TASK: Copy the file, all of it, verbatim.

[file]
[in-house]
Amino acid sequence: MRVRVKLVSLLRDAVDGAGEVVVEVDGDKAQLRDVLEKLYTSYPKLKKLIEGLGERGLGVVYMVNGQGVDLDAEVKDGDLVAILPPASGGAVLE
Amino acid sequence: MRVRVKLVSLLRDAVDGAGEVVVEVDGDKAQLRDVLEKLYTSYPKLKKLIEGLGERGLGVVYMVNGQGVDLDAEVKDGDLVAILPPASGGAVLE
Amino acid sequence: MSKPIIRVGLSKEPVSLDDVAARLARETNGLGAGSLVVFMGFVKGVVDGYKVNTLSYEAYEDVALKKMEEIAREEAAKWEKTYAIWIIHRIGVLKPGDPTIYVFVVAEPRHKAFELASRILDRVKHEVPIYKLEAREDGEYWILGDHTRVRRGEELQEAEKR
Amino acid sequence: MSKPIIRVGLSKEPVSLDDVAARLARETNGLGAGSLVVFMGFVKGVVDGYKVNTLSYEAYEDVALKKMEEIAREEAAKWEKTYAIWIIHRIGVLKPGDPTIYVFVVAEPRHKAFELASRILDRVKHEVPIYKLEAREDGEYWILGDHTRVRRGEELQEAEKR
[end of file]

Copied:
[in-house]
Amino acid sequence: MRVRVKLVSLLRDAVDGAGEVVVEVDGDKAQLRDVLEKLYTSYPKLKKLIEGLGERGLGVVYMVNGQGVDLDAEVKDGDLVAILPPASGGAVLE
Amino acid sequence: MRVRVKLVSLLRDAVDGAGEVVVEVDGDKAQLRDVLEKLYTSYPKLKKLIEGLGERGLGVVYMVNGQGVDLDAEVKDGDLVAILPPASGGAVLE
Amino acid sequence: MSKPIIRVGLSKEPVSLDDVAARLARETNGLGAGSLVVFMGFVKGVVDGYKVNTLSYEAYEDVALKKMEEIAREEAAKWEKTYAIWIIHRIGVLKPGDPTIYVFVVAEPRHKAFELASRILDRVKHEVPIYKLEAREDGEYWILGDHTRVRRGEELQEAEKR
Amino acid sequence: MSKPIIRVGLSKEPVSLDDVAARLARETNGLGAGSLVVFMGFVKGVVDGYKVNTLSYEAYEDVALKKMEEIAREEAAKWEKTYAIWIIHRIGVLKPGDPTIYVFVVAEPRHKAFELASRILDRVKHEVPIYKLEAREDGEYWILGDHTRVRRGEELQEAEKR